by Brett White
As evidenced by the film’s first image and official synopsis, Captain America will be working very closely with the global peace-keeping unit S.H.I.E.L.D. in next year’s “Captain America: The Winter Soldier.” This makes sense given that S.H.I.E.L.D. has been pulling the strings behind the Marvel Cinematic Universe ever since Nick Fury made a surprise cameo after “Iron Man’s” credits. It was S.H.I.E.L.D. that kept tabs on the burgeoning world of super heroes and it was Nick Fury’s goal to make them all play nice with each other. He even added two S.H.I.E.L.D. agents, Hawkeye and Black Widow, to the roster to round out their ranks.
Captain America forged an even more personal connection to the organization after they resuscitated him after a nearly seventy year nap in “Captain America: The First Avenger.” With no home or anyone to turn to, S.H.I.E.L.D. became Steve Rogers’ lone connection to the wider world until he met those other Earthly champions and found a purpose. “Captain America: The Winter Soldier” seems to follow Captain America as he gets to work in the here and now as an agent of S.H.I.E.L.D. This angle will tap into a totally new side of Captain America’s comic book legacy. His relationship with S.H.I.E.L.D. in the Marvel comics goes back a long way.
Three issues later in “Tales of Suspense” #78, Nick Fury and Captain America finally came face to face. Fury wanted Cap’s assistance in stopping the HYDRA offshoot THEM from creating an artificial intelligence. THEM made this incredibly easy for the heroes by choosing to attack the duo as they were discussing how to stop their plans. The artificial man was soundly defeated, thus giving the old army buddies time to catch up. Captain America had been trying to join S.H.I.E.L.D. for a while, but to no avail. With his schedule fully claimed by his Avengers duty, Fury left Cap a S.H.I.E.L.D. A-1 priority card just in case the Avengers ever needed backup.
The Avengers and S.H.I.E.L.D. continued to operate in tandem, with Captain American primarily teaming up with Sharon Carter. That all changed with Carter’s death in 1979’s “Captain America #233.” Carter was sent to infiltrate a group called National Force, where she fell under a mind-influencing gas that seemingly caused her to sacrifice herself. It was later revealed that this was all a cover concocted by Nick Fury to allow Carter to go under deep cover. She came back from the dead in “Captain America” #445 in 1995.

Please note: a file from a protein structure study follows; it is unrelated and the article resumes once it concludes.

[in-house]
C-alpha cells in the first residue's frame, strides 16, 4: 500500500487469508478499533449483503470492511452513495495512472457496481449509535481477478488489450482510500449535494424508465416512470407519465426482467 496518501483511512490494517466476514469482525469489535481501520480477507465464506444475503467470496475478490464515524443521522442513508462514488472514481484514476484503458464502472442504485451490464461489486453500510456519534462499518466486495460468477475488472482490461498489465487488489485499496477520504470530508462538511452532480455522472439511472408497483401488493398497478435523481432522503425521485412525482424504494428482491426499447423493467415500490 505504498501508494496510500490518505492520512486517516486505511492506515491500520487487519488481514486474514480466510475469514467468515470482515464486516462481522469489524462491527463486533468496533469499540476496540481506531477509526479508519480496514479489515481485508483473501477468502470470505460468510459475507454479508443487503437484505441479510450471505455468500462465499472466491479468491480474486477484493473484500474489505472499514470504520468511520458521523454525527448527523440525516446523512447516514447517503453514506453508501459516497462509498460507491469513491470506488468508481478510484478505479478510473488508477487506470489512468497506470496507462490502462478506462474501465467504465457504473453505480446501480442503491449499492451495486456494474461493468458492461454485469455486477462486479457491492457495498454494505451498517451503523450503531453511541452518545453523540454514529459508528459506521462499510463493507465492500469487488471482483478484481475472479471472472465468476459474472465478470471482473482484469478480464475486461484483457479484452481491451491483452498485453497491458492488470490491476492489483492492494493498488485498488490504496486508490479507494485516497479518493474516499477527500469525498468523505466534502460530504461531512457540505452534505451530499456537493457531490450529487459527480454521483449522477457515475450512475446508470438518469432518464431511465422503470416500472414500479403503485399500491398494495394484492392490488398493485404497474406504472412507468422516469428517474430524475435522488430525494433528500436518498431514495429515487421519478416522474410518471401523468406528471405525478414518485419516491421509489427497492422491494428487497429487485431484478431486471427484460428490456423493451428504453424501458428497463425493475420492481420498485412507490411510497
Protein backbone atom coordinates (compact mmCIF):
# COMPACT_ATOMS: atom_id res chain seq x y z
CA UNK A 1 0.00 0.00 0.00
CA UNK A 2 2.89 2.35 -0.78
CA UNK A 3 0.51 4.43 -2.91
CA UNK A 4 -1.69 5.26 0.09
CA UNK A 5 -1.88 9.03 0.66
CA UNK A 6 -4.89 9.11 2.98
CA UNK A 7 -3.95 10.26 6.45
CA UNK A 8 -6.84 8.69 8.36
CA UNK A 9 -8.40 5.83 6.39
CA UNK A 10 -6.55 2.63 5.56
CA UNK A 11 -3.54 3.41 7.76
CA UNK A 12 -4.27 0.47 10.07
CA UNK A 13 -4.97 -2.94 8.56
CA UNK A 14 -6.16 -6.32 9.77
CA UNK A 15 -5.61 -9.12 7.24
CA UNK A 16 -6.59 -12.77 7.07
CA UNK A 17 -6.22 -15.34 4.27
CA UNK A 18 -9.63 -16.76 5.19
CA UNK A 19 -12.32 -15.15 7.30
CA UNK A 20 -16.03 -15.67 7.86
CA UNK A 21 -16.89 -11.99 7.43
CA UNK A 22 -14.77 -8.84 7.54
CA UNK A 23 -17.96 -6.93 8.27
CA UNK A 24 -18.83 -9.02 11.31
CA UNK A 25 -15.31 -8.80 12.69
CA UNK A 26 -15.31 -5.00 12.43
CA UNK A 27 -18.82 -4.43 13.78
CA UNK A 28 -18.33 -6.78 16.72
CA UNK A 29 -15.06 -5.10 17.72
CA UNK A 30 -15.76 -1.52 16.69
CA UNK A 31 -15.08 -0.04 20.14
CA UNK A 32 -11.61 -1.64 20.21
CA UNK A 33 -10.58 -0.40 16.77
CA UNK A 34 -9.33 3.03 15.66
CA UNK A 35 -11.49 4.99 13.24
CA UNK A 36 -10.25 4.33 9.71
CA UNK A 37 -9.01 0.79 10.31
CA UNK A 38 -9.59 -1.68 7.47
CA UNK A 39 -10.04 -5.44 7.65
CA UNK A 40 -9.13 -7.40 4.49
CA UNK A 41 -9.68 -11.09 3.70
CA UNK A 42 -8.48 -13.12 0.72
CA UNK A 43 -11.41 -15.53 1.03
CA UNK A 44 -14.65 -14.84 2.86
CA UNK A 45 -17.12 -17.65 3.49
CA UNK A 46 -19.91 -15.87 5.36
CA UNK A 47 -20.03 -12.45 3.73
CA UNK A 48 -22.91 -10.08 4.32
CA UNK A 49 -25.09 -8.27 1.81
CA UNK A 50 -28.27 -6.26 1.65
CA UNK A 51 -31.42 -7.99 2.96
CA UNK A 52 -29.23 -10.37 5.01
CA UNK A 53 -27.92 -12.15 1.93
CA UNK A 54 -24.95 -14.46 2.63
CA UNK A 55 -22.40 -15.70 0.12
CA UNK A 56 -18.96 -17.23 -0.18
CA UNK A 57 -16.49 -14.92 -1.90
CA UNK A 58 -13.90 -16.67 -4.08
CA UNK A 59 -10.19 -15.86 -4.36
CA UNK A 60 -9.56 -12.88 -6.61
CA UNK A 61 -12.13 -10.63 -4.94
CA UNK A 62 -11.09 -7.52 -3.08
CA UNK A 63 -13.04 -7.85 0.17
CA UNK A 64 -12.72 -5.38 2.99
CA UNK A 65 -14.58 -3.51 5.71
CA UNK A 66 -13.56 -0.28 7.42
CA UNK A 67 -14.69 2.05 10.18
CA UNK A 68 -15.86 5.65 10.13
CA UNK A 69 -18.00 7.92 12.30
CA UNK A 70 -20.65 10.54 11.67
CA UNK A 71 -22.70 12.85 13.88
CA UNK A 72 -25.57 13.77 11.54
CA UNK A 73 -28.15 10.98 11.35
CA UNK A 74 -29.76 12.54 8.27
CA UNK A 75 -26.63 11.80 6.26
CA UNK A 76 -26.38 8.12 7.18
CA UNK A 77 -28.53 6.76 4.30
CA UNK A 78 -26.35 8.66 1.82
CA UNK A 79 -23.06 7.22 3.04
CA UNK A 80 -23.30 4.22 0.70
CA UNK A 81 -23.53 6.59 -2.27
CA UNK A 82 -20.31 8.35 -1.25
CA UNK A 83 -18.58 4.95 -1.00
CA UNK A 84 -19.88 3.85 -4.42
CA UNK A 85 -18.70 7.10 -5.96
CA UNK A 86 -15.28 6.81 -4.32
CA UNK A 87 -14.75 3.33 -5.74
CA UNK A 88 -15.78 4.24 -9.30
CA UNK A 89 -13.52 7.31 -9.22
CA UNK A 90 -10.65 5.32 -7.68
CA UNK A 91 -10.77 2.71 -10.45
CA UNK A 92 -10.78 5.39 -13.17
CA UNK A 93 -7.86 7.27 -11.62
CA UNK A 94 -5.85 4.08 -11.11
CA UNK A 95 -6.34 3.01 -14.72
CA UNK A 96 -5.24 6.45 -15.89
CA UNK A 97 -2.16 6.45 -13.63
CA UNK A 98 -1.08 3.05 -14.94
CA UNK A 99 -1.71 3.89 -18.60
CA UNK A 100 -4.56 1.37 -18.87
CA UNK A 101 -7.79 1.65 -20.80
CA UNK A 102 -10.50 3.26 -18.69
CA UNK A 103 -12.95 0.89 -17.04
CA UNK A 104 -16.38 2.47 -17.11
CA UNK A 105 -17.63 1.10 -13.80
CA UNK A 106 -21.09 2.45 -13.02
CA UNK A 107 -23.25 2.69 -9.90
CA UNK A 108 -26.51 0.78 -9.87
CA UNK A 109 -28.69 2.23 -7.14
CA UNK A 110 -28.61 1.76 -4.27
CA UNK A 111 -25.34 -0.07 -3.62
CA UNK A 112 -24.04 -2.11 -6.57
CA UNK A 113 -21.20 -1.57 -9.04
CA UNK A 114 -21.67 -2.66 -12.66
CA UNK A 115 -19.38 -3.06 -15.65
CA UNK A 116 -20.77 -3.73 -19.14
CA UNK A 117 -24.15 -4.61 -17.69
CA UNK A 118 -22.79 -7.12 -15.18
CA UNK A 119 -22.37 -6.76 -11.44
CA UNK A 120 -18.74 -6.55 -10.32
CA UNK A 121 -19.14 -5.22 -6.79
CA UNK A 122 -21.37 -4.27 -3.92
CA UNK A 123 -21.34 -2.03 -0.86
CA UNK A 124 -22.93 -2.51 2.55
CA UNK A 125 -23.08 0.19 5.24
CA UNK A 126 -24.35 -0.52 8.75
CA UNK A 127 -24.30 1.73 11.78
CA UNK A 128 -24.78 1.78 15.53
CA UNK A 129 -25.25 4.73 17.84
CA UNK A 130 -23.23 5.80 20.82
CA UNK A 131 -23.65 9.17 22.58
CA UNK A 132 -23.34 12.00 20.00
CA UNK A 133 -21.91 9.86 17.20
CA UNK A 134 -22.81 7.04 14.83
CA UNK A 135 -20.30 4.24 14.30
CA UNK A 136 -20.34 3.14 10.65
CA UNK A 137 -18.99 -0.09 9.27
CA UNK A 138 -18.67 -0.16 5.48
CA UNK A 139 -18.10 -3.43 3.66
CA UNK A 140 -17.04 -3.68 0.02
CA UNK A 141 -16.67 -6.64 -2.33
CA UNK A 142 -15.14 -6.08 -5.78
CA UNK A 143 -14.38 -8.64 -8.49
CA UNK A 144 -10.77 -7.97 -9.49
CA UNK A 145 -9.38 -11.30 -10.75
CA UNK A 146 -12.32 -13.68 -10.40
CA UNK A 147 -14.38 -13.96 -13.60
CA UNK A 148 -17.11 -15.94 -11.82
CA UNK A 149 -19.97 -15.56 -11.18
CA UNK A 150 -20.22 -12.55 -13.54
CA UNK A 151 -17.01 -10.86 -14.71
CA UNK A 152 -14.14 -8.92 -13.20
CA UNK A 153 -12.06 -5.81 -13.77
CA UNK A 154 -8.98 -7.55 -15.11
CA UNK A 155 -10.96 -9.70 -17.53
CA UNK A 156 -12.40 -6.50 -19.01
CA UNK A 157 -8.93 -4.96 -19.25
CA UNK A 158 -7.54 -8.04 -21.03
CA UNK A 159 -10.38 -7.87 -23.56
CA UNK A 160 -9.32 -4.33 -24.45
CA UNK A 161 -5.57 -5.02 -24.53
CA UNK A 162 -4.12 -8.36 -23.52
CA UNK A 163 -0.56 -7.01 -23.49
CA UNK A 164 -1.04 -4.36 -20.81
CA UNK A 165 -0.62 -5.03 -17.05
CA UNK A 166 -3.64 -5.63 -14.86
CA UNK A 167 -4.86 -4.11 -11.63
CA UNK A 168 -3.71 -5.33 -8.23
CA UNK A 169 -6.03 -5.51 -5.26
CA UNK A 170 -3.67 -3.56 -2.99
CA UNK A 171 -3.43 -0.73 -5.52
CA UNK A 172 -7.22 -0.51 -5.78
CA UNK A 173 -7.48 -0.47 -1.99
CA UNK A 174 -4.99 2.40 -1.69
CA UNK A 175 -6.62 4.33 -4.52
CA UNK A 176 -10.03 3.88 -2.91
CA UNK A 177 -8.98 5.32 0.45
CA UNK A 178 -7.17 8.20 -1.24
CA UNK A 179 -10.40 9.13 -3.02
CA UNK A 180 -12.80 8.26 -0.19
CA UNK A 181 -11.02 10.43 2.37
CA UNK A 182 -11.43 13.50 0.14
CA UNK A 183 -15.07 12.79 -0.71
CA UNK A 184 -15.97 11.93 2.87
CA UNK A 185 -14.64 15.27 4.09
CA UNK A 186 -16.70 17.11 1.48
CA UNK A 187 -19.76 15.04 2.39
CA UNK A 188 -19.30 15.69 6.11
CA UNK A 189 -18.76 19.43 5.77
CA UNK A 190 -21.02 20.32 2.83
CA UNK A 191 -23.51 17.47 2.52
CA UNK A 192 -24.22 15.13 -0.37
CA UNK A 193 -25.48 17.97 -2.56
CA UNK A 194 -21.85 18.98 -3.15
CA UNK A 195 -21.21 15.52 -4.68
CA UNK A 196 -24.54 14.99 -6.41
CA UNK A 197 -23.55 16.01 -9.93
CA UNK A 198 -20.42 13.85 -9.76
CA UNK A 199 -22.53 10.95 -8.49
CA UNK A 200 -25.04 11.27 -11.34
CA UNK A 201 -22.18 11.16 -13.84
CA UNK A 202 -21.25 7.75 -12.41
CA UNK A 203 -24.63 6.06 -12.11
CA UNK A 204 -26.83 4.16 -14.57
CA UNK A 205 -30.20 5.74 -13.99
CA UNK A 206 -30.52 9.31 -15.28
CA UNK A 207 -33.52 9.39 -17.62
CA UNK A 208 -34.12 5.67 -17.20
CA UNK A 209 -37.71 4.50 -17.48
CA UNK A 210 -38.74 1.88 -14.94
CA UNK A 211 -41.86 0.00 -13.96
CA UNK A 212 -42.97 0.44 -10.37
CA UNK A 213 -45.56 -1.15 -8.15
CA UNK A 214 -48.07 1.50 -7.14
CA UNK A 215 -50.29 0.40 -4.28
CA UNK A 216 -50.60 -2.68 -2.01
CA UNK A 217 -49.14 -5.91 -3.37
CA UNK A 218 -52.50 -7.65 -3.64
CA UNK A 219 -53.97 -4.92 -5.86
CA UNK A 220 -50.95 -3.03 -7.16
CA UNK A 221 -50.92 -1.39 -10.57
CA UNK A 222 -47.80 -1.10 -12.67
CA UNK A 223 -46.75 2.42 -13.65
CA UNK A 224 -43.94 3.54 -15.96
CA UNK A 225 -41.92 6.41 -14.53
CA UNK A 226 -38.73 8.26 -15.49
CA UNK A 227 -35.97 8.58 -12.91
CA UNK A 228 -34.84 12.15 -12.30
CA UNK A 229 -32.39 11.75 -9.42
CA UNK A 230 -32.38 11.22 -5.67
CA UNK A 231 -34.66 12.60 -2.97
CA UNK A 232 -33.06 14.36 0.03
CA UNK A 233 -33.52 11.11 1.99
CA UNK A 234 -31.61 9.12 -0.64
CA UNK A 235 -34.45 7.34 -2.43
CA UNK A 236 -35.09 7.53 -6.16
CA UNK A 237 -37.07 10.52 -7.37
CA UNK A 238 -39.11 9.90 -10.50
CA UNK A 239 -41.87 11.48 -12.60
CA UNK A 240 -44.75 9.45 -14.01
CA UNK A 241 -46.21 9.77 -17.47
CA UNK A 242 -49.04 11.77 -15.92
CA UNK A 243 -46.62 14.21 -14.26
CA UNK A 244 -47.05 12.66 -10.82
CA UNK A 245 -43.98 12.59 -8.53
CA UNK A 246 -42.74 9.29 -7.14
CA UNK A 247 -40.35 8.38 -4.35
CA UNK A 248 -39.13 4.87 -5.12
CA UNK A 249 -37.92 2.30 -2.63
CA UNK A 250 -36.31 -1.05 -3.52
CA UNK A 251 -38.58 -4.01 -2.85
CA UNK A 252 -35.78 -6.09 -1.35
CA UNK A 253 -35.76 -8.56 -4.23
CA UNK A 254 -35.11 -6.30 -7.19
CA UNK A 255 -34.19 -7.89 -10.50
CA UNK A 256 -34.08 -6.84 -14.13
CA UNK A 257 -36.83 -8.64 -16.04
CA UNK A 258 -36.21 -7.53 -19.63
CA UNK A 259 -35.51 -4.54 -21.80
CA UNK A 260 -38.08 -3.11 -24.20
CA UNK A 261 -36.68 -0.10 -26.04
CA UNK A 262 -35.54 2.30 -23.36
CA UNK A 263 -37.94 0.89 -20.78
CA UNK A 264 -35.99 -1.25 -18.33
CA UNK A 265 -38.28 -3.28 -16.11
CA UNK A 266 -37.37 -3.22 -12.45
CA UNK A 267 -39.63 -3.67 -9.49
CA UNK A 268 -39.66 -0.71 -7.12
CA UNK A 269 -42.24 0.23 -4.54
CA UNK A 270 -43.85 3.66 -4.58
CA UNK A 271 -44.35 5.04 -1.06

It’s also during this time that a new Avengers team forms, appropriately in the title “New Avengers” by Brian Michael Bendis. Captain America is awarded “Full Champion License” by S.H.I.E.L.D. for the group, meaning he can legally do pretty much whatever superhero-ing he wants with whichever superheroes he wants.
The Marvel world post-Steve Rogers entered the dark reign of Norman Osborn, the Spider-Man arch-nemesis who rose to become the leading law official in the United States. After Osborn’s defeat and Captain America’s return, he was made America’s new “Top Cop,” a.k.a. “S.H.I.E.L.D. Director.” Steve Rogers went from sometime ally to employee to boss.
Captain America has since stepped down as Director, becoming a full-time Avenger again. But it looks like the Cinematic Universe’s Steve Rogers is set to start his S.H.I.E.L.D. journey next summer. It probably won’t mirror his comic book counterpart’s journey, but one thing’s for sure: they both surprisingly involve Batroc the Leaper.
Which Captain America and S.H.I.E.L.D. adventure do you most want to see adapted for film? Let us know in the comments below or hit us up on Twitter!